“After the Fall, a New Beginning”
- Writer: David Kaler
- Pencils: Steve Ditko
- Inks: Rocke Mastroserio
- Letterer: Herb Field
Picking up where Captain Atom#83 left off, Professor Koste takes Cap to his secret mountain lair. Restraining Captain Atom, Koste breaks into worldwide television signals and unmasks the hero on air. Koste demands a ten million dollar ransom for Cap, whom he does not recognize as Allen Adam because of Cap’s white hair.
The public is split on the issue, with some saying Cap isn’t worth the ten million dollars worth of gold that Koste has demanded. The government decides to pay, though, saying that “project rebirth” is worth the cost. The folks running Project Rebirth say the “formula” is ready and they are just waiting for “his return.” Jesus? No, most likely Captain Atom, whom Koste has locked in a cell he can’t escape without his powers.
Cap discovers that some of his power has returned. He is super-strong again, so he throws open the cell door. He fiddles with the lock so his captors will think he picked it and is still powerless, and takes off down a corridor. He doesn’t get far before he is set upon by Iron Arms, a bald dude with “power-pack generated arms.”
Cap plays weak and Iron Arms returns him to his captors. Iron Arms refers to Cap as “the famous Captain A.” This, coupled with the public’s reaction to Cap being unmasked, seems to clear up once and for all the question of Cap’s anonymity. Clearly he is a public super-hero.
Koste locks Cap in a cage suspended over a pit before leaving with Iron Arms. Cap escapes down the pit to the water below. He swims through the underground waterway and surfaces at a nearby lake. Returning to his base, an airman (Gunner? hard to tell) informs him the ransom has been paid.
Frustrated, Captain Atom flies off to intercept the payment, but Koste has already collected. He is planning to destroy the remotely-operated helicopter that delivered the money. Koste learns that Cap has escaped and figures he’s dead at the bottom of the pit. They see him approach the helicopter on a monitor and detonate the chopper when he gets close. Koste and Iron Arms realize that Cap has his powers and knows where they are and will come for the ransom gold. They plan to use it to buy equipment to make more power packs like the one Iron Arms sports.
Back at the base, Cap is accosted by Abby Ladd, a reporter with a Washington newspaper. Cap tells Gunner he has no time for reporters and Abby gives the Captain a tongue-lashing. Basically she calls him out for being a big heap of failure.
Atom and Gunner head into a lab where they’ve been working on a liquid metal formula. Cap hopes that by using it he can lead a normal life (“I can go to the beach and not be a menace to everyone there,” he thinks). Gunner says it will be sprayed on to Cap’s body, is invisible, and absolutely radiation-proof. Captain Allen Adam strips to his undies and gets sprayed. The metal (which they just said was invisible) comes in different colors, specified by Adam. They even spray his logo on his chest.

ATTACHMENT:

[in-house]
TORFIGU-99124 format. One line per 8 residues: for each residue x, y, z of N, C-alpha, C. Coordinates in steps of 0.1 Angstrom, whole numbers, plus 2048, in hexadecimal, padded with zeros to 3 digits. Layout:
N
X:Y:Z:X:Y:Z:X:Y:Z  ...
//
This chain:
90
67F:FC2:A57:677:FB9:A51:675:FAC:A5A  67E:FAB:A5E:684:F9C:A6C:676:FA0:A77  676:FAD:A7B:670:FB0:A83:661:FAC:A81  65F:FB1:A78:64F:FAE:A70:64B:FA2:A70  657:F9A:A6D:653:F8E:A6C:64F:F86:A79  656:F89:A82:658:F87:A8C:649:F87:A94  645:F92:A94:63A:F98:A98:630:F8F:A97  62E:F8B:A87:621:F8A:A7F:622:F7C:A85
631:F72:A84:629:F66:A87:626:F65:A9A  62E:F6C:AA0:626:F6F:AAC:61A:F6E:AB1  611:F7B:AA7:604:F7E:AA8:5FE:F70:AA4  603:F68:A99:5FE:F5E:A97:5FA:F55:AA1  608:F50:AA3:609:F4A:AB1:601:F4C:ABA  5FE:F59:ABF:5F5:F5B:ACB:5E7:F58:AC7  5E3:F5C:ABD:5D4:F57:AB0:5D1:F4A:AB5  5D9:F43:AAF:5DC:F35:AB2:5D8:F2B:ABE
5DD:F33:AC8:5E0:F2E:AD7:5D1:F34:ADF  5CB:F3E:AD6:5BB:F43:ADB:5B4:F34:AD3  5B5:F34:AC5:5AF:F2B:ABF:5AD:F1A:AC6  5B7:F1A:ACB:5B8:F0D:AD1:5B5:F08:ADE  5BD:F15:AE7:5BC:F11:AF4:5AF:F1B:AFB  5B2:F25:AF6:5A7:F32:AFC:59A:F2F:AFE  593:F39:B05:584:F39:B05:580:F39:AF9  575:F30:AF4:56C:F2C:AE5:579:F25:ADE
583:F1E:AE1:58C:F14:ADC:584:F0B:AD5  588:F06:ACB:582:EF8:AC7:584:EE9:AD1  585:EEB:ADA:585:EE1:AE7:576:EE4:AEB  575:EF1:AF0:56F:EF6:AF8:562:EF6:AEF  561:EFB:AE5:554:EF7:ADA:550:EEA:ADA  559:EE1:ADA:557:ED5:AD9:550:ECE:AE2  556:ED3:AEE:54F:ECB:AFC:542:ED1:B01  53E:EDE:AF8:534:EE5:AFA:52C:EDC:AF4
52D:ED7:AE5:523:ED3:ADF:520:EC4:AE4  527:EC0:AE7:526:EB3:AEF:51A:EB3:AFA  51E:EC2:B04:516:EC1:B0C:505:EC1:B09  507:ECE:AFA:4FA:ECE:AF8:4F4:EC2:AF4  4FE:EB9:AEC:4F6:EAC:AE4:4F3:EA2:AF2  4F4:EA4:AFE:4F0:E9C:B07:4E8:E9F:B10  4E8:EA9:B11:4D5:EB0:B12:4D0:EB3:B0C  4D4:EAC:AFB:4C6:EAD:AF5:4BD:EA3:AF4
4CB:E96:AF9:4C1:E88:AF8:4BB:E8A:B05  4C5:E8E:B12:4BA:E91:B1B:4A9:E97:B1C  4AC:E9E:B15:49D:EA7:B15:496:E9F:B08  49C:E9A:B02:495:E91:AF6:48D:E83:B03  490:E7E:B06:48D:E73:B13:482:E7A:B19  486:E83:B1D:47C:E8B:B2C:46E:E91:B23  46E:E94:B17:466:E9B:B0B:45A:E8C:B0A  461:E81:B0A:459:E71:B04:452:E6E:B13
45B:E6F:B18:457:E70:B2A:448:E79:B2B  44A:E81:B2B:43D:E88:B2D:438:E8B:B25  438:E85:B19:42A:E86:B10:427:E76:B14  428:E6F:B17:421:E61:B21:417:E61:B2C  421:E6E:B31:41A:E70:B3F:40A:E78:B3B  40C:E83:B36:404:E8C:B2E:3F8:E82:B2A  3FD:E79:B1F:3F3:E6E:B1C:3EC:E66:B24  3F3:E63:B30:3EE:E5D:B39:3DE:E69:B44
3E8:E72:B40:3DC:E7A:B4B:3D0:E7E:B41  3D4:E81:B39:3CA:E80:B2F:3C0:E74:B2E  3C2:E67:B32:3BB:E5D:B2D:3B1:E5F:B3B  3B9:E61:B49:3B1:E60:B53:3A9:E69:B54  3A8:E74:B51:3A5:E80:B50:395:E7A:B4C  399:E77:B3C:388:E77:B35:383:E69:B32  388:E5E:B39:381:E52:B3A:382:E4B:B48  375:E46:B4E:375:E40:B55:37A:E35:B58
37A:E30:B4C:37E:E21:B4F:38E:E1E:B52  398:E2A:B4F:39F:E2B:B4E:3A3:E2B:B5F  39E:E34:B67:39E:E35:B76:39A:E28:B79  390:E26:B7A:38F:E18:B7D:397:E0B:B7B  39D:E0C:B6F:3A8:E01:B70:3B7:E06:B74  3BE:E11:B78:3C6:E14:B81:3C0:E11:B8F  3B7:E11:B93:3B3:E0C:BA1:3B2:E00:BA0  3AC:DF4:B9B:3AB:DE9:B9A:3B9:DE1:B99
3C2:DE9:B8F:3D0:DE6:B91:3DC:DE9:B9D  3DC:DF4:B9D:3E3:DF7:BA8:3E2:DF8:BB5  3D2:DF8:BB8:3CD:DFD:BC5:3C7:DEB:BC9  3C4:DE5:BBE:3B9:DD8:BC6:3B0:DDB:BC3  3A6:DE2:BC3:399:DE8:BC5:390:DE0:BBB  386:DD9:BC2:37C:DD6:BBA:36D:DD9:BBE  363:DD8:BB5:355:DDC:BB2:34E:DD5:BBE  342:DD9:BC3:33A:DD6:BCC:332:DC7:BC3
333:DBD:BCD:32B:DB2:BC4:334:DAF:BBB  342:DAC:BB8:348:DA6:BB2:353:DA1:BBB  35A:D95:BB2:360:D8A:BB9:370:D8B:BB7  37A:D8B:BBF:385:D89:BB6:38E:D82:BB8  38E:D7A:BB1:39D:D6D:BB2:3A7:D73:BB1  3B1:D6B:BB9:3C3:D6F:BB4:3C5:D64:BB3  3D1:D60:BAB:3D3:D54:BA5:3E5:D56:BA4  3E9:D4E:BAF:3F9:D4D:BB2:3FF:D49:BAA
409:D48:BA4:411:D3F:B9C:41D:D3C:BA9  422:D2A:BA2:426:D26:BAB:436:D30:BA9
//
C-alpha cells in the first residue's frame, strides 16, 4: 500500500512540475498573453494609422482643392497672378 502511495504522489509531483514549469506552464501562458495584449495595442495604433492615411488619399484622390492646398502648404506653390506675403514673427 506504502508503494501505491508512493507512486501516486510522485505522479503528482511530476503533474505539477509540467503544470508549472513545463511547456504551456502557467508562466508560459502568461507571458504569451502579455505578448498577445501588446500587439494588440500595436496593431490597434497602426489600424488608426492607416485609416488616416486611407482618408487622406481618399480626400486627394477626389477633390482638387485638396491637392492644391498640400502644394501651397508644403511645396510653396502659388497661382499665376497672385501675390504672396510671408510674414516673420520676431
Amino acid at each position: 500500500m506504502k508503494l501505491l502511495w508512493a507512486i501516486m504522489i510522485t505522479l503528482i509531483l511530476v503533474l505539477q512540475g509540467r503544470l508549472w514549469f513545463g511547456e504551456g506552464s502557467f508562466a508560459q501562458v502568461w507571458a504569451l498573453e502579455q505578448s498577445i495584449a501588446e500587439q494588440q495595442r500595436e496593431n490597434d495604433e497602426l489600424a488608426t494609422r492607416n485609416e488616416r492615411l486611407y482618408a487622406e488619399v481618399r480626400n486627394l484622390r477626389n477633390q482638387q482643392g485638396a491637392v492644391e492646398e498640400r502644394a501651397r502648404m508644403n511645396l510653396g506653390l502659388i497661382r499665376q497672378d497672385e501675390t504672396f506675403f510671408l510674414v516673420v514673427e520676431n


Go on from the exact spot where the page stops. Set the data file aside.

Heaps of time pass and there is no change in his radiation output. Adam figures it is just another failure, and with his dwindling powers and bad public image, he figures he’s done being Captain Atom. Abby shows up and reminds him of what a failure he is. Cap decides that, failure or not, he’s still obligated to bring Koste and Iron Arms to justice. When he grabs his old uniform and begins to make the change into Captain Atom, he finds that his new uniform emerges on his body. The power he expended to change is what finally charged up the new suit.
He discovers he emits no radiation, even when he switches back to his “regular” clothes. He kisses Abby for prompting him to make the change, which angers her even more. This lady really hates Captain Atom. Cap then heads back to Koste’s secret base.
The idiots are still there. Captain Atom starts socking bad guys left and right. He knocks Iron Arms down with one punch. Koste uses a special power-draining weapon in Cap, who destroys it but as a result suffers a great loss of power. Iron Arms takes advantage of this and begins pummeling Cap with his iron arms. The two fight to a near standstill before Cap, severely weakened, gets in one last good punch that puts Iron Arms down for good.
With all the baddies out cold (Koste was knocked out when Cap took out his power draining machine), Atom radios the base to send an extraction team. He disarms Iron Arms.
Adam finds that the public has more or less forgiven his failures after he brought in Koste and Iron Arms. Abby Ladd, seen at some swanky function, is still pissed off at the good Captain for all his failures and stealing a kiss from her. She says that Captain Adam, at the same function, is “a much better man” than Captain Atom.
This issue also features the “Captain’s Column” letter page (mostly folks gushing over the new Blue Beetle) and a Blue Beetle backup story by Dick Giordano, Steve Ditko, and Gary Friedrich but I won’t be reviewing it for this Captain Atom blog.
Captain Atom #84 is great. One of my favorites. Finally Cap is feeling more like a legitimate super-hero rather than a super-powered spy. The costume is colorful and nice, but I think I preferred the original yellow one with the cowl. This issue was well-written (if you overlook Abby’s truly puzzling hatred for Cap [she’s like Captain Atom’s own personal J. Jonah Jameson] and the ridiculously-named “Iron Arms”) and beautifully drawn to boot. It looks like Ditko and Mastroserio poured a lot of love into this one. I give it an A.
This “universe” was absorbed into DC Comics’ Multiverse when the Charlton characters were purchased by DC. This universe became Earth-4.